Barbie is now one of us! She officially became a senior citizen on March 9, 2019, having been invented 60 years ago by Ruth Handler, a mom living in Los Angeles whose husband owned a plastics manufacturing business.
Giovanna Riccio led Academy members on a poetic journey using the iconic Barbie doll as a lens to view how society and the role of women have evolved over the past 60 years.
We learned that Barbie remains one of the most recognized brand of toys around the world. Barbie has appeared on the cover of Time magazine and run for president of the United States six times. She earned billions of dollars for the Mattel Toy Company which marketed a vast range of Barbie clothes, accessories, books, apparel, cosmetics and video games. Barbie has starred in television specials and the Pixar films Toy Story 2 and Toy Story 3. A portrait of Barbie by Andy Warhol sold for $1.1 million.
The rise of Barbie as a cultural phenomenon in the 1960s was made possible by the invention of flexible plastics for a huge range of consumer products and the adoption of TVs in every household. Barbie was one of the first toys to have her own television advertising campaign. It is estimated that more than a billion Barbie dolls have been sold worldwide in more than 150 countries. Mattel claims that at the height of her popularity in 2012, three Barbie dolls were sold every second. Barbie came to symbolize the independent working woman of the 1960s. Sure, she had a boyfriend, but she never married Ken, and he was the subservient one in their relationship.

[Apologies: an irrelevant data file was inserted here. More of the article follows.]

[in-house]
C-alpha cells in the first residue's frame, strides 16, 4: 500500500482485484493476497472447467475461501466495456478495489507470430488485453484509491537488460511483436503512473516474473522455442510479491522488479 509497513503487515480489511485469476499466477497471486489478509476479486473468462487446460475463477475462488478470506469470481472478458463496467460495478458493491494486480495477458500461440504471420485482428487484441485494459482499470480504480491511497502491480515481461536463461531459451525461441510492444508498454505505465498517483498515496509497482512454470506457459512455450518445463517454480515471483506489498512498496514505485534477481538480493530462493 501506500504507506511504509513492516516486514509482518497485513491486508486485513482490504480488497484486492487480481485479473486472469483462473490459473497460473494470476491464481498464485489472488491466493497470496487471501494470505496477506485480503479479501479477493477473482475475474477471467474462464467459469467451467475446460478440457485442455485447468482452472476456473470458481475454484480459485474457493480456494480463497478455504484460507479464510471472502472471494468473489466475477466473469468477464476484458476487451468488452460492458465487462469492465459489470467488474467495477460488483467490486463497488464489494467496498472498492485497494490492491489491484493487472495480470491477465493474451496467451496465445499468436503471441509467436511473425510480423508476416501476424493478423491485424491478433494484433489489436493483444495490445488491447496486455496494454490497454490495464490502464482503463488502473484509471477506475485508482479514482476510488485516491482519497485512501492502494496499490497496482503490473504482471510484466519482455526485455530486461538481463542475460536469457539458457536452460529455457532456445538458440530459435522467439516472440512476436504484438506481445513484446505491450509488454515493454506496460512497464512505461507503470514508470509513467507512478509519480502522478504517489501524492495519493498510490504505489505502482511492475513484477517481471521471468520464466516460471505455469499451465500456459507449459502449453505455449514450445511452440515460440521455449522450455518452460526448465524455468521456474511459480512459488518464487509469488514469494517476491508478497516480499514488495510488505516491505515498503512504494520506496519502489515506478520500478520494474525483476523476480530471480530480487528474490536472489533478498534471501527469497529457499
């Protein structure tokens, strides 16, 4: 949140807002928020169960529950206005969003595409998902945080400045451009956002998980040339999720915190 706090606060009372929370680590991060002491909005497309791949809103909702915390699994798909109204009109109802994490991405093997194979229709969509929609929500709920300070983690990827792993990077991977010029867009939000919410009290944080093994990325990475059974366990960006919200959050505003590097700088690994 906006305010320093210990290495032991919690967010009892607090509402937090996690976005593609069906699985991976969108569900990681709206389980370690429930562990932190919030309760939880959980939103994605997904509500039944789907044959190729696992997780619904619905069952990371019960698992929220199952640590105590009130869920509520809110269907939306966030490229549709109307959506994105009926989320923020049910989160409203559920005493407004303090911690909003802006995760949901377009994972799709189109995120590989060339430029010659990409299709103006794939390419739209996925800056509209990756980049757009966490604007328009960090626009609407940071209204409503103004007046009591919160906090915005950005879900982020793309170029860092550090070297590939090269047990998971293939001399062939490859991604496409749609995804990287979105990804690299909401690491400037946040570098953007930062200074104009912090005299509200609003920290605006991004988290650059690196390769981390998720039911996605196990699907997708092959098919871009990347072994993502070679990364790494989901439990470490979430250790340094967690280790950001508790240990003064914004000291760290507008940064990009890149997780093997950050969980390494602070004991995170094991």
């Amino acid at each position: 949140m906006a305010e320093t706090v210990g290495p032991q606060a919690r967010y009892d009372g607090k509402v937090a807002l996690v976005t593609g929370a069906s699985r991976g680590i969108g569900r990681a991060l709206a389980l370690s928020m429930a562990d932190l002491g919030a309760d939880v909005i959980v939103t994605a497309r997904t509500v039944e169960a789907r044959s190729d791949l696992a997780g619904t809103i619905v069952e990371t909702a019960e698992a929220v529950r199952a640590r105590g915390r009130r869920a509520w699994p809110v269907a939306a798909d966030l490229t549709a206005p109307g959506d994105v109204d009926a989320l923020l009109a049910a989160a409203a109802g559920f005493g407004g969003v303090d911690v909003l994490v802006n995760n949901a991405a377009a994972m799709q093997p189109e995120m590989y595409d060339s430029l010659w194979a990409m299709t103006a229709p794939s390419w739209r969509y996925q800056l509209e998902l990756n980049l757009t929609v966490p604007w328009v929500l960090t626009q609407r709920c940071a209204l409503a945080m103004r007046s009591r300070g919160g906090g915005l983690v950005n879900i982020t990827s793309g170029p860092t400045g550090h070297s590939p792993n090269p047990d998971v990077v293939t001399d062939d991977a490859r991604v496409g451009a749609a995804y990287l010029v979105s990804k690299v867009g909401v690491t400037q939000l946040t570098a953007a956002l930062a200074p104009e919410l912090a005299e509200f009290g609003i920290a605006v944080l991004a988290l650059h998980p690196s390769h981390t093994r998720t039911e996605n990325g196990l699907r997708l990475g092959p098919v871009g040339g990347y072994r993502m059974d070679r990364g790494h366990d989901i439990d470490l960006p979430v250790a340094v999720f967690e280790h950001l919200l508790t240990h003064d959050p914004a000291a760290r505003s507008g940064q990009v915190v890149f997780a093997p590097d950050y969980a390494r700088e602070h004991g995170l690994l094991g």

The poet noted that Barbie’s unrealistic body shape (exaggerated bust, impossibly small waist, thin legs and arms) has negatively influenced the body image of generations of girls and has been linked to the rise in demand for breast implants and other cosmetic surgery.
Giovanna Riccio read poems from her new book, Plastic’s Republic (Guernica Editions), which took her eight years to research and write. The title is a riff on Plato’s The Republic, appropriate for a graduate in philosophy from the University of Toronto. Riccio recounted how in her research she discovered “The North Pacific Garbage Gyre” and “The Plastic Doldrums,” an island of plastic debris the size of Texas floating in the northwest Atlantic Ocean. Many of those millions of Barbie dolls sold around the world over the past 60 years ended up in rivers, lakes and oceans, pulverized into microplastics and ingested by marine life. While the standard Barbie is only 11.5 inches tall, she has had a huge environmental and cultural impact on our planet.
By Ian Darragh